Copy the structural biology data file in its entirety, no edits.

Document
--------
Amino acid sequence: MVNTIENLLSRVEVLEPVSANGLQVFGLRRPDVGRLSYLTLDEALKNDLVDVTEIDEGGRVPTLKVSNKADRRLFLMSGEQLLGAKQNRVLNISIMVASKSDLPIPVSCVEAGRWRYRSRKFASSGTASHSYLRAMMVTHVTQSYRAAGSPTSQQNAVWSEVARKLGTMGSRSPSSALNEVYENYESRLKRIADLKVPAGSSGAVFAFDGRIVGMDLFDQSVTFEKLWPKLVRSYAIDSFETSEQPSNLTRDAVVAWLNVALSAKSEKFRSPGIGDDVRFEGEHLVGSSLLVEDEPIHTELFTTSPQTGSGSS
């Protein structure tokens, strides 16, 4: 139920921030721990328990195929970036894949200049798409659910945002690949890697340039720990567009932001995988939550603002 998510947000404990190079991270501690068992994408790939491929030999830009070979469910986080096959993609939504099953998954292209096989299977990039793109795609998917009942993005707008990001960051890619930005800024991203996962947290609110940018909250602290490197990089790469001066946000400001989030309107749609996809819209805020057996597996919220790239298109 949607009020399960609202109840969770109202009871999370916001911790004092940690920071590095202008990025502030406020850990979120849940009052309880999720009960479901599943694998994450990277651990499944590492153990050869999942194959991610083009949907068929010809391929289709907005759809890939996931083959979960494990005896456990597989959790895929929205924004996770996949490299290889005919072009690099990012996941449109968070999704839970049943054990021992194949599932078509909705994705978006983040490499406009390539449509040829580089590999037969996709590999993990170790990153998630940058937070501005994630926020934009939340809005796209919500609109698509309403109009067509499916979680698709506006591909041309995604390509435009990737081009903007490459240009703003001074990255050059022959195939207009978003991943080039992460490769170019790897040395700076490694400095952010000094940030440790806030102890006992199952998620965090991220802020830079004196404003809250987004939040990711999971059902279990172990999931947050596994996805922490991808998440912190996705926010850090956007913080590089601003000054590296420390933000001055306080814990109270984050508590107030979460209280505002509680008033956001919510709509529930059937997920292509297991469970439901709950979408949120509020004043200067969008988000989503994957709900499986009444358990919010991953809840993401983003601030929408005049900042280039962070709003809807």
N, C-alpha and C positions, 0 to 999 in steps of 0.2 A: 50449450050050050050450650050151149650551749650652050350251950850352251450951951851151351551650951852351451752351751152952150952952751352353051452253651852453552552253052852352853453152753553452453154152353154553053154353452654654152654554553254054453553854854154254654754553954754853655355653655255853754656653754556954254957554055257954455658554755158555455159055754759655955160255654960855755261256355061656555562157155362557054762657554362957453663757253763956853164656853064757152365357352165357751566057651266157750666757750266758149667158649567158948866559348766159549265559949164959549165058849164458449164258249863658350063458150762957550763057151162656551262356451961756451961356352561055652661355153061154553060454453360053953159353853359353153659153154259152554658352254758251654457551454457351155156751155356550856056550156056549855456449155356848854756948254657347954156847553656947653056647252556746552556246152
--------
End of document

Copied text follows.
Amino acid sequence: MVNTIENLLSRVEVLEPVSANGLQVFGLRRPDVGRLSYLTLDEALKNDLVDVTEIDEGGRVPTLKVSNKADRRLFLMSGEQLLGAKQNRVLNISIMVASKSDLPIPVSCVEAGRWRYRSRKFASSGTASHSYLRAMMVTHVTQSYRAAGSPTSQQNAVWSEVARKLGTMGSRSPSSALNEVYENYESRLKRIADLKVPAGSSGAVFAFDGRIVGMDLFDQSVTFEKLWPKLVRSYAIDSFETSEQPSNLTRDAVVAWLNVALSAKSEKFRSPGIGDDVRFEGEHLVGSSLLVEDEPIHTELFTTSPQTGSGSS
């Protein structure tokens, strides 16, 4: 139920921030721990328990195929970036894949200049798409659910945002690949890697340039720990567009932001995988939550603002 998510947000404990190079991270501690068992994408790939491929030999830009070979469910986080096959993609939504099953998954292209096989299977990039793109795609998917009942993005707008990001960051890619930005800024991203996962947290609110940018909250602290490197990089790469001066946000400001989030309107749609996809819209805020057996597996919220790239298109 949607009020399960609202109840969770109202009871999370916001911790004092940690920071590095202008990025502030406020850990979120849940009052309880999720009960479901599943694998994450990277651990499944590492153990050869999942194959991610083009949907068929010809391929289709907005759809890939996931083959979960494990005896456990597989959790895929929205924004996770996949490299290889005919072009690099990012996941449109968070999704839970049943054990021992194949599932078509909705994705978006983040490499406009390539449509040829580089590999037969996709590999993990170790990153998630940058937070501005994630926020934009939340809005796209919500609109698509309403109009067509499916979680698709506006591909041309995604390509435009990737081009903007490459240009703003001074990255050059022959195939207009978003991943080039992460490769170019790897040395700076490694400095952010000094940030440790806030102890006992199952998620965090991220802020830079004196404003809250987004939040990711999971059902279990172990999931947050596994996805922490991808998440912190996705926010850090956007913080590089601003000054590296420390933000001055306080814990109270984050508590107030979460209280505002509680008033956001919510709509529930059937997920292509297991469970439901709950979408949120509020004043200067969008988000989503994957709900499986009444358990919010991953809840993401983003601030929408005049900042280039962070709003809807």
N, C-alpha and C positions, 0 to 999 in steps of 0.2 A: 50449450050050050050450650050151149650551749650652050350251950850352251450951951851151351551650951852351451752351751152952150952952751352353051452253651852453552552253052852352853453152753553452453154152353154553053154353452654654152654554553254054453553854854154254654754553954754853655355653655255853754656653754556954254957554055257954455658554755158555455159055754759655955160255654960855755261256355061656555562157155362557054762657554362957453663757253763956853164656853064757152365357352165357751566057651266157750666757750266758149667158649567158948866559348766159549265559949164959549165058849164458449164258249863658350063458150762957550763057151162656551262356451961756451961356352561055652661355153061154553060454453360053953159353853359353153659153154259152554658352254758251654457551454457351155156751155356550856056550156056549855456449155356848854756948254657347954156847553656947653056647252556746552556246152